Kiosks are specialized computer terminals which provide access to information and applications for education, communication, entertainment, and commerce. Kiosks are usually placed in high foot traffic regions so as to improve customer service. Early versions of kiosks resembled telephone booths and could be found in settings such as hotel lobbies, shops, libraries, and airports. Kiosks allowed users to perform a wide variety of functions such as look into the shop’s catalog to find out if an item is still available, look into the products information, check out of the library, perform an online transaction, look up flight information, and access a public utility.
Over the years kiosks have transformed from oversized telephone booth-like technology. Early kiosks were huge terminals since the developers had to make do with what they have. However, technology has been fast evolving and now computer components are becoming smaller and more powerful. Early kiosks could be customized according to the owner’s special needs. Special components such as card readers, printers, bill acceptors, and coin hoppers could be integrated into the kiosk to add more functionality. The first kiosk was developed at the University of Illinois in 1977. It was a computer system accessible through a touch screen plasma display. This kiosk was called The Plato Hotline and allowed students to find bus schedules, movies, courses, maps, and extracurricular activity within the university. More than 30,000 students, teachers, and visitors at the university stood in line to try out the kiosk during the first six weeks of its introduction.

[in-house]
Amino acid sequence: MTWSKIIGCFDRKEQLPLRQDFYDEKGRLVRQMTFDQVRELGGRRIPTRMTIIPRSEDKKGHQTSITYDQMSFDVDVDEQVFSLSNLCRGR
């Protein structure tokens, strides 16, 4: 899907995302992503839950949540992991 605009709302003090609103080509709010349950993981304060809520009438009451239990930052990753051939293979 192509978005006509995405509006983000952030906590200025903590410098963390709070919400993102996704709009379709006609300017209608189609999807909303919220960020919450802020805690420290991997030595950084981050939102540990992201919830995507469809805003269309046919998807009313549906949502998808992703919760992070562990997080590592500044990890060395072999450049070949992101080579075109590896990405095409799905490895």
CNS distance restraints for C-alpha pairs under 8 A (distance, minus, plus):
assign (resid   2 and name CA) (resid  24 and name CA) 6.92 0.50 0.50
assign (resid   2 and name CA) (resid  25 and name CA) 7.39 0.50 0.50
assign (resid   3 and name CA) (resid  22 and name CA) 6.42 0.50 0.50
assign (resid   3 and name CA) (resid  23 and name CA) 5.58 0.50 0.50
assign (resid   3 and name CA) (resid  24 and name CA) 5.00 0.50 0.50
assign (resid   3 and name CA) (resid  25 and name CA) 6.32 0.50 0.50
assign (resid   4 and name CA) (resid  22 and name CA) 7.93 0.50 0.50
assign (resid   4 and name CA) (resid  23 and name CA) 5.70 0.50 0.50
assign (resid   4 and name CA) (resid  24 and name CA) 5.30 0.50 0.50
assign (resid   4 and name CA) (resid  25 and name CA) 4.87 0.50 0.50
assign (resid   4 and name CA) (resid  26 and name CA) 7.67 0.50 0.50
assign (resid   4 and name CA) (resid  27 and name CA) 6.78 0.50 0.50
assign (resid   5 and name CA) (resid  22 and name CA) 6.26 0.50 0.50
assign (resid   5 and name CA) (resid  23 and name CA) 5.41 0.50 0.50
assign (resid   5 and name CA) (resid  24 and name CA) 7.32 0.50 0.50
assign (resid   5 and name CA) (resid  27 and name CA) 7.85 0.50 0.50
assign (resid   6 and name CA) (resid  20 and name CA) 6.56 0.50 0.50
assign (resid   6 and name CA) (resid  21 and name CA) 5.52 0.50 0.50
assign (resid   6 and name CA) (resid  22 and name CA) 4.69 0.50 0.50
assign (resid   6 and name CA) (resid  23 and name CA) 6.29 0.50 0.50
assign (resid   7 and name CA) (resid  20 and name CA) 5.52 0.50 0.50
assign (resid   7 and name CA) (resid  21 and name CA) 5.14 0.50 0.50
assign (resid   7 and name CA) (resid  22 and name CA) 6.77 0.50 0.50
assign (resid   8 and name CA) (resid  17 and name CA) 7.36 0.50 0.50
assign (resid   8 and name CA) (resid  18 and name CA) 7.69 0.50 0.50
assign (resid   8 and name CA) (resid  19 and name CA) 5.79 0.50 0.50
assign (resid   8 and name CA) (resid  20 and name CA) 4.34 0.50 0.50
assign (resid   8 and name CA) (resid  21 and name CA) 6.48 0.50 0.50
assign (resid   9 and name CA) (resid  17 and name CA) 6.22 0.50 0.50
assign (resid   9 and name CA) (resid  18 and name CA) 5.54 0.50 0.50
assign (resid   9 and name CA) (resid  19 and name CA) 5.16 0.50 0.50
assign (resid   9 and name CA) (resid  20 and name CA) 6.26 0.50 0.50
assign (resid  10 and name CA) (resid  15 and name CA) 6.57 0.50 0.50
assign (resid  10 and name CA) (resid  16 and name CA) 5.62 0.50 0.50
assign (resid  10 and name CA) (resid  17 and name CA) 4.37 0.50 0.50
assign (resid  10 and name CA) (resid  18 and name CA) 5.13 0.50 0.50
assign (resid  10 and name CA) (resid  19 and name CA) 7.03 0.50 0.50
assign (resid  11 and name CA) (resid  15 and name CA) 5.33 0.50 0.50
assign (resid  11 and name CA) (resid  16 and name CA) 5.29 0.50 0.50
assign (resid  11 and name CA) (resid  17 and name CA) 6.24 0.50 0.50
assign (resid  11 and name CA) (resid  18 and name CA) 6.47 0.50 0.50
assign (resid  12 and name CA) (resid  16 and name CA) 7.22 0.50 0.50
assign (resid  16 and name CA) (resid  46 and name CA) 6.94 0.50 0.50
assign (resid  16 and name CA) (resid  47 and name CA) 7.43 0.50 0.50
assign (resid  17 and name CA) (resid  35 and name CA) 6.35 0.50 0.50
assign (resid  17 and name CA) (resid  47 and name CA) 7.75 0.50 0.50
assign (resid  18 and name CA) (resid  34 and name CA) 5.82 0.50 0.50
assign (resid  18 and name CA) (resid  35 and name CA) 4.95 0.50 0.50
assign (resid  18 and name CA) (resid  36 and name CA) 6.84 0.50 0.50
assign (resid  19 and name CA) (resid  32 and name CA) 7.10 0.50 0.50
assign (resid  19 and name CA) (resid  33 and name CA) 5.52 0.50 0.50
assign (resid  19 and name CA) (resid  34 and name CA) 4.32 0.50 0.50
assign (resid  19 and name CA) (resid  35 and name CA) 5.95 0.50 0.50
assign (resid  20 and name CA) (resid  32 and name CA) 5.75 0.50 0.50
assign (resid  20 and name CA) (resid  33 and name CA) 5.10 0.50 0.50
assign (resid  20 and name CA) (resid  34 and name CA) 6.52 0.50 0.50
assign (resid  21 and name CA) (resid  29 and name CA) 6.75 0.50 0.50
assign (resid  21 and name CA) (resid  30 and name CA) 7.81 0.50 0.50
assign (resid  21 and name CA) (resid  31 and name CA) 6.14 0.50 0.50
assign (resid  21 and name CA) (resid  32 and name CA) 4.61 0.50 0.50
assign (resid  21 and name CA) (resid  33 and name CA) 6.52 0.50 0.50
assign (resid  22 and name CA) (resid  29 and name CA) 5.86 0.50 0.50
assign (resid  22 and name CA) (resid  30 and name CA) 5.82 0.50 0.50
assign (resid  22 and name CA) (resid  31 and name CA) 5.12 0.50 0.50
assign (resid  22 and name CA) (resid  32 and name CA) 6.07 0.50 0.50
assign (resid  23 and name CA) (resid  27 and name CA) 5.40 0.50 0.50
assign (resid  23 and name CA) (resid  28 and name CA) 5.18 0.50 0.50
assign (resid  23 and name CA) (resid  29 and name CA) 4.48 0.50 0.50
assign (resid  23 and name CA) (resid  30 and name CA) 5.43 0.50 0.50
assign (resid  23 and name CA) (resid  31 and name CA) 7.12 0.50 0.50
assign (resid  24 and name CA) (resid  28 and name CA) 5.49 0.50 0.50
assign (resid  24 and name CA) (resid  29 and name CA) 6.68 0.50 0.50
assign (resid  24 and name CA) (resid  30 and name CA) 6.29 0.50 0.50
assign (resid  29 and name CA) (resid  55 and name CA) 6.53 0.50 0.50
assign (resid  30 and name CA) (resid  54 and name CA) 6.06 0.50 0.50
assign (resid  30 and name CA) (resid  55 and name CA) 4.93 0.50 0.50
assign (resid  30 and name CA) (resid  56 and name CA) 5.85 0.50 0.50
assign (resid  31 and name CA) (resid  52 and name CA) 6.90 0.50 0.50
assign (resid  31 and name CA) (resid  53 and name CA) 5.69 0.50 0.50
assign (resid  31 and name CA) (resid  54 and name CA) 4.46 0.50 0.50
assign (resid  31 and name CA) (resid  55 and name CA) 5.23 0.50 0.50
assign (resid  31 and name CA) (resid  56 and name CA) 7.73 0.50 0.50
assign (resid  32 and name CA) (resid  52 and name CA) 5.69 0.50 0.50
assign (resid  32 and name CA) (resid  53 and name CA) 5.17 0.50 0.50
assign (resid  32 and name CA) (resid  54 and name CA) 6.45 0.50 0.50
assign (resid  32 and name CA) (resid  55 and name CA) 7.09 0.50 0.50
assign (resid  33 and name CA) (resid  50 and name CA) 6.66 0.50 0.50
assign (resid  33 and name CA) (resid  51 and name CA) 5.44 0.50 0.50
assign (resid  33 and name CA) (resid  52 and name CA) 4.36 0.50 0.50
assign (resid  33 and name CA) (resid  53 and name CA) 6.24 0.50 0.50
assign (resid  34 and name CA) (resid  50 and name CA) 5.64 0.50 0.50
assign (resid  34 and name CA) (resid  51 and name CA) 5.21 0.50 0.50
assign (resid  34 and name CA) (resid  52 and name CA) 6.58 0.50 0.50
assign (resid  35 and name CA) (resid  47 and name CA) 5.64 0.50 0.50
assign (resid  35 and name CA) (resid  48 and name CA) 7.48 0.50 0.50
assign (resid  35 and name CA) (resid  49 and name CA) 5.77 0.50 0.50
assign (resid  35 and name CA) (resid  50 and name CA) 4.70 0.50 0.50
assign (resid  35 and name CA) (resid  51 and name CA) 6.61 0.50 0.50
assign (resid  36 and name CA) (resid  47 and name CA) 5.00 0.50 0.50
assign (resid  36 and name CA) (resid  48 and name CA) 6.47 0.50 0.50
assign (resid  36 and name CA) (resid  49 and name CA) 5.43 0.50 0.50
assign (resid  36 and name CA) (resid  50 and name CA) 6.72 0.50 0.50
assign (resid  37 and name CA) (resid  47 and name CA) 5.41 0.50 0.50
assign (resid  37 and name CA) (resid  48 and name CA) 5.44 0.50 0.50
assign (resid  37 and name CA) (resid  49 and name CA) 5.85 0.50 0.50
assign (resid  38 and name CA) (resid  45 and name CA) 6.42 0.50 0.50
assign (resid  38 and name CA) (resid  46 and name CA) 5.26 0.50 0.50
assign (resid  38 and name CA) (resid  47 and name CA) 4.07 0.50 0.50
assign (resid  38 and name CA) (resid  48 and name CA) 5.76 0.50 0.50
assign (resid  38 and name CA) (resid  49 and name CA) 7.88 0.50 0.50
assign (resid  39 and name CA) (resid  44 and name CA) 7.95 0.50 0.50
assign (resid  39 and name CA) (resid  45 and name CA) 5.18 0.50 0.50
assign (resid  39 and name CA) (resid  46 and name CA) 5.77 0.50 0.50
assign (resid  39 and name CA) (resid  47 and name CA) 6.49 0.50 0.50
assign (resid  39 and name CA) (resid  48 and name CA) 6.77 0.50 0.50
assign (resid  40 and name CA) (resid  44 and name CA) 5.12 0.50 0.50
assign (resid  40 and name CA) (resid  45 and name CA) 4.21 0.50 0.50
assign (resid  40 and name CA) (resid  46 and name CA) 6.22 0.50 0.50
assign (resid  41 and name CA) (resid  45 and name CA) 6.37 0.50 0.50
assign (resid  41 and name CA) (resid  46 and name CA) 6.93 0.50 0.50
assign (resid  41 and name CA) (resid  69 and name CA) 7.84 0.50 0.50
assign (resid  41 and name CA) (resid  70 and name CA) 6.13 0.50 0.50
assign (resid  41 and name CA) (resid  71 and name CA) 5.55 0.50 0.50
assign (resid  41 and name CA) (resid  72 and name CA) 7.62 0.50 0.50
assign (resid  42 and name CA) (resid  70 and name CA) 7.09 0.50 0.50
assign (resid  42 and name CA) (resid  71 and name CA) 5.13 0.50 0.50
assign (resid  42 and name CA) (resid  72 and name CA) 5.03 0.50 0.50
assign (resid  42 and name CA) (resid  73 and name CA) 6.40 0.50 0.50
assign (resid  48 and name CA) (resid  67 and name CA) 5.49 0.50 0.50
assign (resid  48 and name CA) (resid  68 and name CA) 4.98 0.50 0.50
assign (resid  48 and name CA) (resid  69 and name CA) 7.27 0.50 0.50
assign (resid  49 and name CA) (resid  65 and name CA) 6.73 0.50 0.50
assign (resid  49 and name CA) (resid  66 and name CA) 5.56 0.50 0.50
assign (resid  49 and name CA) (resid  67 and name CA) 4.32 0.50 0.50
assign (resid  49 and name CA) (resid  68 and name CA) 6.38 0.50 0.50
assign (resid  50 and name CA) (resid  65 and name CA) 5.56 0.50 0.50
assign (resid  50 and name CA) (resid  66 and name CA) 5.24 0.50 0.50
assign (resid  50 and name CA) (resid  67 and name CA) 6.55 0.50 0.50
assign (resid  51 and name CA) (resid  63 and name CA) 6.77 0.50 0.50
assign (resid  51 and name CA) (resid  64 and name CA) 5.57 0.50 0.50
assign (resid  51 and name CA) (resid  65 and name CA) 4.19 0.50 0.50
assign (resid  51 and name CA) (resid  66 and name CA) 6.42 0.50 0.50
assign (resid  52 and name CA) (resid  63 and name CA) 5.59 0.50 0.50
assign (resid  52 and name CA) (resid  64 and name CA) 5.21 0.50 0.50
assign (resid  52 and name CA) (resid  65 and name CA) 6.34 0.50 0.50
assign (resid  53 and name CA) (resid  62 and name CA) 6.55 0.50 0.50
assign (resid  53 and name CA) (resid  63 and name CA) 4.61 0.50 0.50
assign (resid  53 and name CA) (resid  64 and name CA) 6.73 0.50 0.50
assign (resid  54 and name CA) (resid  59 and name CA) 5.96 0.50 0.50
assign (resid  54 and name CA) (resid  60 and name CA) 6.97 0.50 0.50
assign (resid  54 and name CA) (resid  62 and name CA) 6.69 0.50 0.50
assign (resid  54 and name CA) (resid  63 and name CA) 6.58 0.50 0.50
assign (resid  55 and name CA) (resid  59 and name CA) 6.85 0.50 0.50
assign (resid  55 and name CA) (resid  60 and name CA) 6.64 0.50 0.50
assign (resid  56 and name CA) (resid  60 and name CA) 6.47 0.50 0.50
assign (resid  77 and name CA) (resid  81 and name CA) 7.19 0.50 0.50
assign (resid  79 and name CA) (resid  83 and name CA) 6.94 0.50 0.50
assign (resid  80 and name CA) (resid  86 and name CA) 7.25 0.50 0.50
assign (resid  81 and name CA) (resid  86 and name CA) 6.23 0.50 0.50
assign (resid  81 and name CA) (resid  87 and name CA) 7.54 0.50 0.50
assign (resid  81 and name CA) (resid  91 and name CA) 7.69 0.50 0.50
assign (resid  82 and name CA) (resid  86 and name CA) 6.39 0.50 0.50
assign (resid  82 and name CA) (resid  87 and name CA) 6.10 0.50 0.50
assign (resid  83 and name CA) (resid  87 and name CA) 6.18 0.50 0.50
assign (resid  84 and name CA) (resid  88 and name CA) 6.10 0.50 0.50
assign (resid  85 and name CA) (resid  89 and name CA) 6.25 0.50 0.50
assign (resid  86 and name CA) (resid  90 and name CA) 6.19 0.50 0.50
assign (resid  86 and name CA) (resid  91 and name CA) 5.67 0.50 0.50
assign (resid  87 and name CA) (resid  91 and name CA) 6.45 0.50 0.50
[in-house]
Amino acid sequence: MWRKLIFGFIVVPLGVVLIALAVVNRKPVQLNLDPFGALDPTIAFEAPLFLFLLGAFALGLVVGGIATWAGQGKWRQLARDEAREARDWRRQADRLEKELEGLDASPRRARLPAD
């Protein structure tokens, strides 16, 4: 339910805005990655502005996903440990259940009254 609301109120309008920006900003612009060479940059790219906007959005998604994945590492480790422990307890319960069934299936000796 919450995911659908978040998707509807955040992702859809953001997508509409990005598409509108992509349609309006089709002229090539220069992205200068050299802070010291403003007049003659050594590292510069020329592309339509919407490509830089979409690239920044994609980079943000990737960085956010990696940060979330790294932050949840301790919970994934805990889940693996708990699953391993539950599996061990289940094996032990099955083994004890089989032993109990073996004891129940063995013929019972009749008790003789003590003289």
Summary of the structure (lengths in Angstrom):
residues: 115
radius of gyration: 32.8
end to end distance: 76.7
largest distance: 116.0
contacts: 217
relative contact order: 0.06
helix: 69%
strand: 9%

Florsheim Shoe Co. led the first successful commercial network of interactive kiosks in 1985. Their network had over 600 kiosks which provided images and videos of the products that were not available at the store and wished to purchase them. The size, style and color could be selected and purchased on the kiosk itself. Modern day technological advancements have seen kiosks become smaller and more interactive. Currently kiosks are easing up transactions in stores as they can be easily integrated into the Point of Sale (POS) software and help improve customer service. Kiosks, technology, kiosks stands, iPad kiosks now try and make more convenient for customers to access the complete catalog and pay via Near Field Communication (NFC). Many kiosk manufacturers have turned to the iPad, since it a marvelous piece of hardware offering the interactivity a kiosk needs. The iPad and a variety of other tablets are now mounted on walls, configured with an interactive applications so as to provide users with services they require. Users can now pay securely and anywhere in the world with the help of cryptocurrency such as bitcoins.